Redemption Through Politics
For me—though I would imagine that much the same would be true for anyone who has been living with at least some degree of intellectual alertness through the polemical agitations of this highly politicized era in which we all unhappily find ourselves—the experience of reading Gershom Scholem’s “The Holiness of Sin” (p. 41) was rather like having an amplified carillon implanted inside my head, so many bells did this account of a remote Jewish sect, remote in time and apparently remote in its preoccupations, ring in my mind and so loudly did they reverberate throughout my entire being.
In the 1930′s, when “The Holiness of Sin” was first published, the quip became popular among those who knew enough Hebrew to read it that Scholem had produced the most illuminating analysis anyone had yet done of the Stalinist mentality, particularly as that mentality was responding to such shocks as the massacre of the kulaks, the Moscow Trials, the purges, and the Hitler-Stalin pact. Scholem, of course, made no explicit comparisons himself and was almost certainly not thinking consciously of Stalinism at all. Nevertheless, a reader of “The Holiness of Sin” in 1937 would have had to be very narrowly focused indeed in his thinking to miss the breathtaking similarities between the kinds of arguments the Sabbatians used in denying that the conversion of Sabbatai Zevi to Islam proved that he was not after all the Messiah of the Jews, and the arguments employed by the Stalinists in trying to persuade themselves against all the evidence of the senses that a socialist revolution was in fact being fulfilled in the Soviet Union under Stalin. Today we are not so likely to dwell on those similarities, but we are just as likely to be struck by another set of equally astonishing contemporary resonances having to do with the basic doctrine of the holiness of sin itself or, as the Sabbatians generally put it, the idea that the violation of the Law is its true fulfillment.
When the Sabbatians spoke of the Law, they specifically meant the Torah, the Commandments, but as Scholem’s account makes unmistakably clear, they also meant something not very different from what the term “Establishment” has come to signify in our time. It included, that is, all traditional forms, customs, and institutions, together with all classes of people who supported or sustained them. In repudiating the Law in this sense, the Sabbatians—some in public practice or through conversion, some as “voluntary Marranos” in secret, and some only in the privacy of their own minds—were actually repudiating not rabbinic Judaism (though they were also doing that) but Judaism of any variety. In other words, whatever else they wished to be and whatever they may have told themselves they wished to be and with whatever degree of candor they may have told it to themselves, they did not wish to be Jews. How can one fail to be reminded in reading about these people of the type of revolutionist in America today who declares that the authority of this society is illegitimate and that the law must therefore be resisted and indeed violated if it is to be truly fulfilled? Are not these revolutionists, in addition to repudiating the American social order as concretely and existentially constituted—under cover to be sure of the claim, which they make perhaps as much to themselves as to others, that they represent the true American Constitution—are they not expressing with varying degrees of candor and without necessarily wishing to “convert” to any other national identity, the yearning not to be Americans? (Alexander Bickel’s piece about the Chicago conspiracy trial on p. 31 is, as the saying goes, nothing if not relevant here, bathetic though the comparison between Nathan of Gaza and a vice president of Random House may seem to some.)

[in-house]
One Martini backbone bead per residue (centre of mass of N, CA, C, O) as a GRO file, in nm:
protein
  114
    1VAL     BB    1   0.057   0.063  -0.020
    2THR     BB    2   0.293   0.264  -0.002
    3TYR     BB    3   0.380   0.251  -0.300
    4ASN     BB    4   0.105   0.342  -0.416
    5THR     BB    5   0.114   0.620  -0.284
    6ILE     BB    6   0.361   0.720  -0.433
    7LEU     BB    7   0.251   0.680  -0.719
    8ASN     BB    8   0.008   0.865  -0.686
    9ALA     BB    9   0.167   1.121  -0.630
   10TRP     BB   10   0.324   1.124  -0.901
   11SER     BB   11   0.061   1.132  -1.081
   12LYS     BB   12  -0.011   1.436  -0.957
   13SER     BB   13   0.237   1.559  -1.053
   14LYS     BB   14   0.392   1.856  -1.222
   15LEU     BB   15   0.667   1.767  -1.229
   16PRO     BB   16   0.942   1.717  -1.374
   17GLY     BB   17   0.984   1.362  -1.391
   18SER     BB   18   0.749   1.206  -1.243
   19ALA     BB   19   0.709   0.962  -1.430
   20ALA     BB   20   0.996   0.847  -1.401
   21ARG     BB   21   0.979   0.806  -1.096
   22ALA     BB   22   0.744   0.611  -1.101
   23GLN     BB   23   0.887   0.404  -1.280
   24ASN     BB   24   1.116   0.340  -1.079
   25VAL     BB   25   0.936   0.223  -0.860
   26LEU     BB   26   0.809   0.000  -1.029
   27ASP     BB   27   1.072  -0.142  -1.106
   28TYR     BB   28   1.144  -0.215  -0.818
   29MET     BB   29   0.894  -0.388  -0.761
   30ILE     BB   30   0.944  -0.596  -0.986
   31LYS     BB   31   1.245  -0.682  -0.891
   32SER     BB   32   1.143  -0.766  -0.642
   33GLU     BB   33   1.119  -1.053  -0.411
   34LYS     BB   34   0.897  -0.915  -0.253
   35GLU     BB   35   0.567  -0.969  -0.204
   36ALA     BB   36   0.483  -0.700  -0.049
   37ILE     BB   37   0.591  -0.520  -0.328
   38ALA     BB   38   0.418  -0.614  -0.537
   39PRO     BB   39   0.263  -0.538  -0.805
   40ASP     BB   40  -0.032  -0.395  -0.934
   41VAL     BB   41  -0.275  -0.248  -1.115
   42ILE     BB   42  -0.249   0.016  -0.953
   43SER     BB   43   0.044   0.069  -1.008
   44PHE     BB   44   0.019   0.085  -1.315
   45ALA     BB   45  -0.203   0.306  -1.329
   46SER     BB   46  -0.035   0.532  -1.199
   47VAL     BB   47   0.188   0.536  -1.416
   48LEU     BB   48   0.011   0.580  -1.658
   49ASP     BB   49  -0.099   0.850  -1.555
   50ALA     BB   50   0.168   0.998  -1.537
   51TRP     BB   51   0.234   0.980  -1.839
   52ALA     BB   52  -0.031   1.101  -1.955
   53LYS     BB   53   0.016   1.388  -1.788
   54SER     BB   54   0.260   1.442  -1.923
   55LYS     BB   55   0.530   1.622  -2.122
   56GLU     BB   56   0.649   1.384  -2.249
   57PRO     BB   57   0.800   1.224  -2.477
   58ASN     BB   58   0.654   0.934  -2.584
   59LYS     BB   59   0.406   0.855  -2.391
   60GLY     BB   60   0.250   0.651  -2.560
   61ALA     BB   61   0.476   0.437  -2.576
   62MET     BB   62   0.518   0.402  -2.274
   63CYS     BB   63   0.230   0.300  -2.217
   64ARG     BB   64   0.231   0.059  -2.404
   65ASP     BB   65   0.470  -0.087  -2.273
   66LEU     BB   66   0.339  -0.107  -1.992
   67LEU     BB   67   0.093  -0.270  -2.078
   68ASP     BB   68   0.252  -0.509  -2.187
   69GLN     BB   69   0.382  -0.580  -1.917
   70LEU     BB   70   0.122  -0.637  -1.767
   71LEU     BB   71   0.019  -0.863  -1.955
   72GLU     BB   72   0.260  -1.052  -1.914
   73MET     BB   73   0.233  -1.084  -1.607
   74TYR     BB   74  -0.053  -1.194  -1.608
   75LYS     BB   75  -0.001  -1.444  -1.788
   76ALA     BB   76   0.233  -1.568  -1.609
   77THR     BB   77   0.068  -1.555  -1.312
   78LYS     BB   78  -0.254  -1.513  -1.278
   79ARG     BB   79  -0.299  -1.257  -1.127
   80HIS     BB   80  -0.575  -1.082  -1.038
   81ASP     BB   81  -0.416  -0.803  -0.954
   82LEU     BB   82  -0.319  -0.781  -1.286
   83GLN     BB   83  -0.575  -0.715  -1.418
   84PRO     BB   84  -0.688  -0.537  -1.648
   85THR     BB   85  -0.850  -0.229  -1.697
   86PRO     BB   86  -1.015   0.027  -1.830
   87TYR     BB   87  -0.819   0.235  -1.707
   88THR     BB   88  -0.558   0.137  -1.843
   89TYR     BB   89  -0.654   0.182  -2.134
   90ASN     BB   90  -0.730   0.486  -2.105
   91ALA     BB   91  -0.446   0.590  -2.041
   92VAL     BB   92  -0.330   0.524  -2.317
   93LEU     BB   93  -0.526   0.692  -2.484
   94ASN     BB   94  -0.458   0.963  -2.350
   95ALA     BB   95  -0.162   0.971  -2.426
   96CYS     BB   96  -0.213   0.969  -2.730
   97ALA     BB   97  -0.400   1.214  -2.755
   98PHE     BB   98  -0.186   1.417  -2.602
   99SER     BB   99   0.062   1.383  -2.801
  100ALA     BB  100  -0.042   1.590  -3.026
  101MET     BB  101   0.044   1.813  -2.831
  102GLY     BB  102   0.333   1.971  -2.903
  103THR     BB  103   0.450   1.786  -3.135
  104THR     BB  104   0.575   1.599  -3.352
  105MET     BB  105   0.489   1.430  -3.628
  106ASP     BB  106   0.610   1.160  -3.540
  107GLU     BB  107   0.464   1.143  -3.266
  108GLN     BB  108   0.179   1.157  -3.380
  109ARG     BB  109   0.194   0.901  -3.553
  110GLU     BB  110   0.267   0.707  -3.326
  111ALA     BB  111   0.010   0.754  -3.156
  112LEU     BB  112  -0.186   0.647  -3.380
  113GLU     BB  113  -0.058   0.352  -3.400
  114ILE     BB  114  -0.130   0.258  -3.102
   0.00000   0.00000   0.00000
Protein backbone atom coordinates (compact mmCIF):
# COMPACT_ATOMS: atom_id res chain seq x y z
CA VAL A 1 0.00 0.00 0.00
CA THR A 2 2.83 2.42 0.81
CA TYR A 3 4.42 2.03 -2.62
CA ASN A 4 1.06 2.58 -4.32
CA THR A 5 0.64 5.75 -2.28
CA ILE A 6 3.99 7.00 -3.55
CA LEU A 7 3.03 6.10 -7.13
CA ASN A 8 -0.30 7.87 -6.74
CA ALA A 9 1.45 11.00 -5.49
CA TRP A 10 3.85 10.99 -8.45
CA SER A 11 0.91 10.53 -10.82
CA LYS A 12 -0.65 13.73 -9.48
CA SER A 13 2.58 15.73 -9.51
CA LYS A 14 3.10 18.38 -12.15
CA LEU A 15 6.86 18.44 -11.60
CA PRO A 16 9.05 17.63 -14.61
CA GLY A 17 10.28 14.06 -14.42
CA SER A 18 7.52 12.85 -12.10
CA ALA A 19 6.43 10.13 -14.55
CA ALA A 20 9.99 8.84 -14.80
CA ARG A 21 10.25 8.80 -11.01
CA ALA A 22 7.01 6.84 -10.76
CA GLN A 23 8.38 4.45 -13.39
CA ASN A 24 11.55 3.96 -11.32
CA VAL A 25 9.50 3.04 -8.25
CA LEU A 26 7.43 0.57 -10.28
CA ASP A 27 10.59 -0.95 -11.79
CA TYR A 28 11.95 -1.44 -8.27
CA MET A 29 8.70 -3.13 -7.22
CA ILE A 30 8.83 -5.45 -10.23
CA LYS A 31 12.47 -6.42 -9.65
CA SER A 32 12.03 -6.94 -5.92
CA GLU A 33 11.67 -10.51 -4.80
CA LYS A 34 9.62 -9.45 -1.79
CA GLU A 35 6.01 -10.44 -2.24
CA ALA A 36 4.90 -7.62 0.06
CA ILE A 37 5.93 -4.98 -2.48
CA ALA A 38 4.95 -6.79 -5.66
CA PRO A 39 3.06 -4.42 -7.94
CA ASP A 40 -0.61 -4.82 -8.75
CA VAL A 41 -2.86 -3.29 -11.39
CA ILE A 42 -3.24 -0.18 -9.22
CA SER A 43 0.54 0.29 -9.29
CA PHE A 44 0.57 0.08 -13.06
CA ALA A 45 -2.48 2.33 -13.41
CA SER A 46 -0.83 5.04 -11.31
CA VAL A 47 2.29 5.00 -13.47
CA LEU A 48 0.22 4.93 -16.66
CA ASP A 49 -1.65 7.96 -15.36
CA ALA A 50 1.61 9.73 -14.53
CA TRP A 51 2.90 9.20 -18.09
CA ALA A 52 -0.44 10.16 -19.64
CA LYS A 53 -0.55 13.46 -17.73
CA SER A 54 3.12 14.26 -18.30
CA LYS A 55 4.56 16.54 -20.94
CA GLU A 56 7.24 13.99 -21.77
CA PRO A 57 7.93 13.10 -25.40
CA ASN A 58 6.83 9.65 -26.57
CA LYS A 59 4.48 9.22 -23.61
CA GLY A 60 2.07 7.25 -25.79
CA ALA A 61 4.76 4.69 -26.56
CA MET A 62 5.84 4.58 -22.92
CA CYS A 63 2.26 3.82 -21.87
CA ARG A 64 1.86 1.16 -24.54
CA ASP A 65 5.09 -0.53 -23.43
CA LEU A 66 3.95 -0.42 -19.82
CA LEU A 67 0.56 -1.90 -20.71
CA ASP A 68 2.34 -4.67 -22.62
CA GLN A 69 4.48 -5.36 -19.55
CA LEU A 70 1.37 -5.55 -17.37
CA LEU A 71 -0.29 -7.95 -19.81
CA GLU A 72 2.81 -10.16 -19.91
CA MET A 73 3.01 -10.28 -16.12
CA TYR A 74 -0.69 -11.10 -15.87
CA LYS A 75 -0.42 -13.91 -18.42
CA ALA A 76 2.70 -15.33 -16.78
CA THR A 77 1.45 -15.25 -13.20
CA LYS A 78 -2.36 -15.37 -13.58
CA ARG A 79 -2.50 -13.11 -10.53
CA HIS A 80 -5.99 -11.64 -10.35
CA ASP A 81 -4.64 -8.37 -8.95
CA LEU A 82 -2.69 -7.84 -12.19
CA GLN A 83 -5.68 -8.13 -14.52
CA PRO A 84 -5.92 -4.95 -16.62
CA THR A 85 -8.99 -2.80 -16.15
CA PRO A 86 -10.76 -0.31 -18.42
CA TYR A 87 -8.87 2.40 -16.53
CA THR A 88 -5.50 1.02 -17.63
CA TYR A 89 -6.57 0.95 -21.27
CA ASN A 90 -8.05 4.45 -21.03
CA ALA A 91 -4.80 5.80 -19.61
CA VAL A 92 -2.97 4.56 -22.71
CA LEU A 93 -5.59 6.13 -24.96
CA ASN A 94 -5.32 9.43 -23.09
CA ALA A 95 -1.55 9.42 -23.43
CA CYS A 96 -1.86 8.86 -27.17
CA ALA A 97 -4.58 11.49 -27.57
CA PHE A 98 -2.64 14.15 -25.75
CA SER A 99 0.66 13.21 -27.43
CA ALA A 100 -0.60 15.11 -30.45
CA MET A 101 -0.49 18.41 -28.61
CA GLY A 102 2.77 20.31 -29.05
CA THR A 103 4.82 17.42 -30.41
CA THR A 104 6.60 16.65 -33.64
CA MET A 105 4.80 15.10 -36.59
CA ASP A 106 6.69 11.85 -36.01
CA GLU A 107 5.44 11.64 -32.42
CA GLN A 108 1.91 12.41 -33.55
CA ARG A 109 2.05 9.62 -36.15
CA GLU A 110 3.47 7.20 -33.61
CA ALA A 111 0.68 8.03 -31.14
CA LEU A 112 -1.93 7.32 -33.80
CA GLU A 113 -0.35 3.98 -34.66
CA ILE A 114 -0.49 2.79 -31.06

I myself, at any rate, find the parallel dizzyingly suggestive, and a thousand others like it will occur to every attentive reader of Scholem’s essay. But my intention here is not to put forward any such vulgar proposal as that the history of the Sabbatian movement be seen as an exact or even as an approximate prefiguring of the ideological battles taking place in American political life today. What I do want to propose, however, flows directly from the fact that these parallels can plausibly be drawn with so little violence to the integrity of the immense differences between the two situations. For if the story of a distant religious movement can tell us so much about the political storms by which we ourselves are being battered, then surely those scholars (men like Hans Jonas, Norman Cohn, J. L. Tahmon, and of course Gershom Scholem) have been right all along in their understanding of large areas of contemporary political thought and behavior as the acting-out in secular guise of impulses and conflicts which are actually religious rather than political in character. Nor is this merely an “academic:” point. “If they want a sense of purpose,” said Harold Macmillan when he was Prime Minister of England, “let them go to their bishops.” The trouble is that when they do go to their bishops nowadays, they are sent right back to the Macmillans with the bishops leading the way.
Yet the fact remains that the religious impulse cannot in the nature of things be satisfied within the political order any more than religious ideas can be adequately expressed within the social order; and the effort to make politics do what only religion for better or worse can do invariably puts those who engage in this profoundly unholy effort directly in the way of the diabolical temptation that some of us still know as totalitarianism, though it may travel, in neatly analogous accordance with the principle that the violation of the Law is now its true fulfillment, under many other seductively sweet-sounding names.